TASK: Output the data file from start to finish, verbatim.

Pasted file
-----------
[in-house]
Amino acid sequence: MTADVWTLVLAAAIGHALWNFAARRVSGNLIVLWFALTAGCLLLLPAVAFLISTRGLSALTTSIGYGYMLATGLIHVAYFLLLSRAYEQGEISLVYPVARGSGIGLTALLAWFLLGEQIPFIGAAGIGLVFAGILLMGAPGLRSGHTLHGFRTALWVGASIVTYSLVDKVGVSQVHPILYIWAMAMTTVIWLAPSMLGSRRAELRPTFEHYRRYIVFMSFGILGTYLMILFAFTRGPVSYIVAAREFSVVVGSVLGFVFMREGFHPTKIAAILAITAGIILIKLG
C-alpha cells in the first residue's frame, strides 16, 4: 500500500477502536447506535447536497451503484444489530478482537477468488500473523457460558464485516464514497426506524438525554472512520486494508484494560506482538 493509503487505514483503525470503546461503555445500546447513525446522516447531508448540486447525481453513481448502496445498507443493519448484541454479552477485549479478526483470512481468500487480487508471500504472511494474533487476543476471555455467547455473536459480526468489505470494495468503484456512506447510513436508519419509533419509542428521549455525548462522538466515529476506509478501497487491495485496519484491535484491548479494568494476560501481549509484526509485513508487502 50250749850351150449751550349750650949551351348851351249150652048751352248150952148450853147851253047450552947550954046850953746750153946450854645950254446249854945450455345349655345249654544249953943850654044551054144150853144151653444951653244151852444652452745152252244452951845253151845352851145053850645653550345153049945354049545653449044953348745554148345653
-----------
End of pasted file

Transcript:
[in-house]
Amino acid sequence: MTADVWTLVLAAAIGHALWNFAARRVSGNLIVLWFALTAGCLLLLPAVAFLISTRGLSALTTSIGYGYMLATGLIHVAYFLLLSRAYEQGEISLVYPVARGSGIGLTALLAWFLLGEQIPFIGAAGIGLVFAGILLMGAPGLRSGHTLHGFRTALWVGASIVTYSLVDKVGVSQVHPILYIWAMAMTTVIWLAPSMLGSRRAELRPTFEHYRRYIVFMSFGILGTYLMILFAFTRGPVSYIVAAREFSVVVGSVLGFVFMREGFHPTKIAAILAITAGIILIKLG
C-alpha cells in the first residue's frame, strides 16, 4: 500500500477502536447506535447536497451503484444489530478482537477468488500473523457460558464485516464514497426506524438525554472512520486494508484494560506482538 493509503487505514483503525470503546461503555445500546447513525446522516447531508448540486447525481453513481448502496445498507443493519448484541454479552477485549479478526483470512481468500487480487508471500504472511494474533487476543476471555455467547455473536459480526468489505470494495468503484456512506447510513436508519419509533419509542428521549455525548462522538466515529476506509478501497487491495485496519484491535484491548479494568494476560501481549509484526509485513508487502 50250749850351150449751550349750650949551351348851351249150652048751352248150952148450853147851253047450552947550954046850953746750153946450854645950254446249854945450455345349655345249654544249953943850654044551054144150853144151653444951653244151852444652452745152252244452951845253151845352851145053850645653550345153049945354049545653449044953348745554148345653